The last couple of years have been demanding of the artist as he tackles Bloodcube, a project he began with a sketch drawn on the wrapper of a bar of chocolate on a plane trip from China to London. Quinn was inspired to do something about the crisis in 2015, “when there was the first hit of refugees coming from Syria.” The project, drawn from the blood of 5,000 people, both refugees and non-refugees, will open late this year on the steps of the New York Public Library, which since 1895 makes knowledge and education accessible to all. It’s also a location selected by the artist because he wanted an architecturally significant site that many people would see. Comprised of two identical metric ton cubes of blood, the public sculpture will be housed in a pavilion designed with Norman Foster and his foundation.

“It’s a massive logistical undertaking, and we’ve been working on it (me and my team) for two to three years. It’s really about the idea of blood. Your blood, my blood, and refugees’ blood; it’s all the same. Under the skin, we’re all the same.” Each cube will be one of solidarity with equal parts refugee and non-refugee blood collected. Indistinguishable between one another, donated blood has been collected from mega-celebrities like Sir Paul McCartney, Kate Moss, Bono, Sting, and Jude Law, among others; each has recorded a video that will be screened publicly on billboards and elsewhere in host cities. The other half of the blood comes from resettled refugees who tell poignant stories, via video recording, of their journeys, most forced from their homes seeking asylum, usually to nations right next door that may be in bad shape as well—two of the most prominent are models Angok Mayen and George Okeny. Bono, a longtime activist of human rights who uses his talent and fame to address inequalities, said this in his video: “I’m Irish. If America had closed its door to the Irish during the famine 150 years ago, I wonder what would have been our fate.”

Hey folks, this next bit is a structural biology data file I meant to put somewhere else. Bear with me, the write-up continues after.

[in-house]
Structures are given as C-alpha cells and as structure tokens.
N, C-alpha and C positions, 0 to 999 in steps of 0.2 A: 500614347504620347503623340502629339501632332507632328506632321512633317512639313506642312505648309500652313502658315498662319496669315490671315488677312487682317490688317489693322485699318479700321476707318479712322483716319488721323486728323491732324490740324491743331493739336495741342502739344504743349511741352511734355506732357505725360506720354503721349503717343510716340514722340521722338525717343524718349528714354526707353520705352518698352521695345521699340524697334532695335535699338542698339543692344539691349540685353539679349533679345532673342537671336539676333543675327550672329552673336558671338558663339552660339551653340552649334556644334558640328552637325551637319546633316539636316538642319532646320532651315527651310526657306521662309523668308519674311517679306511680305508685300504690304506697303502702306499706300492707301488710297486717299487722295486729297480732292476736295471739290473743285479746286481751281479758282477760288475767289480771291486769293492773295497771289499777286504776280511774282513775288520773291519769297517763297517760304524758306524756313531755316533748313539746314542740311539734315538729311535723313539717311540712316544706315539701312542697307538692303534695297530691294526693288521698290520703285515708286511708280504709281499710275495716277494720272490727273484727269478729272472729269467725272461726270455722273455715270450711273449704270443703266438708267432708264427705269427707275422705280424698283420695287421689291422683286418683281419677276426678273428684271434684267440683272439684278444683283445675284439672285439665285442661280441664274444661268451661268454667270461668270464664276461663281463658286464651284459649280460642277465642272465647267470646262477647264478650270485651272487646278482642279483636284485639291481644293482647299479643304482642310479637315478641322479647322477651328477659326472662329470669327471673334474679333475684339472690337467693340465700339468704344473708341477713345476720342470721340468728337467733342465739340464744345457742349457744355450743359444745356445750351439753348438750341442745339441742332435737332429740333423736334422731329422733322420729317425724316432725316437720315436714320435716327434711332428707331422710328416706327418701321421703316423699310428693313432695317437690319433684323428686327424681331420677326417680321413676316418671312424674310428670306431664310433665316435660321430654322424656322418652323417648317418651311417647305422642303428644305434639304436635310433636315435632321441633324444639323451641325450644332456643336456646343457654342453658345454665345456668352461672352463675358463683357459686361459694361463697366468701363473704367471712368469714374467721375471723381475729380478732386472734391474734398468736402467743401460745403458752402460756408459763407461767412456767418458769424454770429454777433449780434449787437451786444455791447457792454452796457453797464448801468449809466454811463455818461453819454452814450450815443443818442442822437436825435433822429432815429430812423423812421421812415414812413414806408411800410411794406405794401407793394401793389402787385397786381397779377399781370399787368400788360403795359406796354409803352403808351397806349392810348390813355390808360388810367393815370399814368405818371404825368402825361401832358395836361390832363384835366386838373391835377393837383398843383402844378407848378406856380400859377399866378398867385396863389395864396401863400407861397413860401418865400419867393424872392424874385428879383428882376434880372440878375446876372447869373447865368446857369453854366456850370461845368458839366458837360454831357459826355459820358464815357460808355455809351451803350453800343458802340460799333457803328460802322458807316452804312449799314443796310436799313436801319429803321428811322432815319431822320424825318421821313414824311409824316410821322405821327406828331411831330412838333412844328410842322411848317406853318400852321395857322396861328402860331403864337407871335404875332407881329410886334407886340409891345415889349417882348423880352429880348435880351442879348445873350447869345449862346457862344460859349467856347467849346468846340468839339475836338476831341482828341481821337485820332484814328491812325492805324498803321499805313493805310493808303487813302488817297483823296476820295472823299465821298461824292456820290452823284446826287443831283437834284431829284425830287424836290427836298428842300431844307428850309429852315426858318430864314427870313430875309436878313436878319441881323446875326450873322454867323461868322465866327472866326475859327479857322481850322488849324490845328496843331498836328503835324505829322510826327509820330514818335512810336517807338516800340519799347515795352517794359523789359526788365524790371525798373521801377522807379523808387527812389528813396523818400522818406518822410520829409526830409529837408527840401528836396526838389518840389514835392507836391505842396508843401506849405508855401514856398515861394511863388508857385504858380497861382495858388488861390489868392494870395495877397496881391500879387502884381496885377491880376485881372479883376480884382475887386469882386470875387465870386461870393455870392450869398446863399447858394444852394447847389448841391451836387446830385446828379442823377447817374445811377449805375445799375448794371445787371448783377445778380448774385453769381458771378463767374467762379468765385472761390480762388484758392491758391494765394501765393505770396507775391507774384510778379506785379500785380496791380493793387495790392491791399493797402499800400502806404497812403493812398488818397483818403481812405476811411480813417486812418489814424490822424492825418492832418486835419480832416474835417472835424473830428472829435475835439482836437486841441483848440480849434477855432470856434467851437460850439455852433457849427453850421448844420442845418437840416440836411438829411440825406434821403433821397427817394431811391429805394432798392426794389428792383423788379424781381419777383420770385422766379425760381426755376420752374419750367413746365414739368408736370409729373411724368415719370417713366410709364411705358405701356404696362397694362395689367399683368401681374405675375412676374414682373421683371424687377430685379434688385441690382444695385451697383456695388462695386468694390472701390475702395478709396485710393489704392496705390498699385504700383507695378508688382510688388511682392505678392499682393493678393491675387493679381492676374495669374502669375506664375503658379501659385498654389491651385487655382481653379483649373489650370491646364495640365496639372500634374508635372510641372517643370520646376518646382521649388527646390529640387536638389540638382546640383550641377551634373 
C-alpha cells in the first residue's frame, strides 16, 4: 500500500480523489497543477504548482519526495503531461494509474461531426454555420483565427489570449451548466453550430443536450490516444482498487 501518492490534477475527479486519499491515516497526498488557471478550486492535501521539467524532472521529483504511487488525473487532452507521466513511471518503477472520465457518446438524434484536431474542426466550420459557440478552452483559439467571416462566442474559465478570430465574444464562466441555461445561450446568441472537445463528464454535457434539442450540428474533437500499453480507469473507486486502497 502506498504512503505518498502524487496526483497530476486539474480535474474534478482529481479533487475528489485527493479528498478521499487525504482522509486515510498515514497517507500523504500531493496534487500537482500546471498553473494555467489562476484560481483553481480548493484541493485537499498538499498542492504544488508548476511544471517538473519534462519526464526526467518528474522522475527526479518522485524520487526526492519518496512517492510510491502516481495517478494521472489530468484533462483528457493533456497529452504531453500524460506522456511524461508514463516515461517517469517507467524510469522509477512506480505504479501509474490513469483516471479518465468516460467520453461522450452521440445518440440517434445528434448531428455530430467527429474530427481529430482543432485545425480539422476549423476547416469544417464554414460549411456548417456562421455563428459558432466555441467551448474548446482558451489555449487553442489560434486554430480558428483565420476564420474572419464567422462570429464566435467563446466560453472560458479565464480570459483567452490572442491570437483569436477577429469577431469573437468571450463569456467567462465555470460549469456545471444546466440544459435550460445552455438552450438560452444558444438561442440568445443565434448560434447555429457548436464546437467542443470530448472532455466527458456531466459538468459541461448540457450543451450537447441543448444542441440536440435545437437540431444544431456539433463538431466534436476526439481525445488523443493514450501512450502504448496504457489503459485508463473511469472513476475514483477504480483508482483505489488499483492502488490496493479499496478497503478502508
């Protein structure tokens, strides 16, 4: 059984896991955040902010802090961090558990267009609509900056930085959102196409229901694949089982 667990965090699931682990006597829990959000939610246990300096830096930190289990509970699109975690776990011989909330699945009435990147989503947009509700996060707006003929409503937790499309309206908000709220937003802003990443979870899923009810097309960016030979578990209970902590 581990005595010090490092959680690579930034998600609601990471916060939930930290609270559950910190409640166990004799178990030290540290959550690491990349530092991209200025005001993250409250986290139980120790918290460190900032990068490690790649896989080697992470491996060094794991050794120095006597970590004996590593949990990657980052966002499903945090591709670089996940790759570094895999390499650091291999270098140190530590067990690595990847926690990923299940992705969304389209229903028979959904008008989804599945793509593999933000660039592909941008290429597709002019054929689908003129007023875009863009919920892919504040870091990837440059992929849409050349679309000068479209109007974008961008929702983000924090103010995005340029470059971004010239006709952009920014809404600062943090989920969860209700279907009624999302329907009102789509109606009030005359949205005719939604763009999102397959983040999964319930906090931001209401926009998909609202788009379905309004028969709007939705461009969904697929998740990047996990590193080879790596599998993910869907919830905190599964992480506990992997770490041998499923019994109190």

Like the refugees, the Bloodcube project is a work of migration that will travel from New York to the non-Western world through Europe and eventually Lebanon, which has the most refugees per capita of any country. “Every time I install it I want it to bring out a different aspect.” All of the monies raised from the artwork will be donated.

Quinn created the nonprofit organization Human Love to be the distribution vehicle for funds raised through the project. He is working closely with the International Rescue Committee who will distribute 50 per cent of the money, while the other 50 per cent will be dispersed by Human Love’s board of trustees to other displacement-focused organizations. People can donate $25,000 to the charity and guarantee their blood will be included in the cube, giving Dallas denizens a unique opportunity to participate.

“Now more than ever we need to emphasize that shared humanity. We’re human beings; the refugee is not alien. They’re the same as us with hopes and dreams. They might be great artists, writers, minds, and souls who will enrich the world one day.”

Quinn returns to Dallas at the end of March to receive his richly deserved MTV RE:DEFINE honor. It’s a city he feels comfortable in. “So many people in Dallas are doing incredible things in the arts sphere...which, really, I can’t think of another place that compares with it.”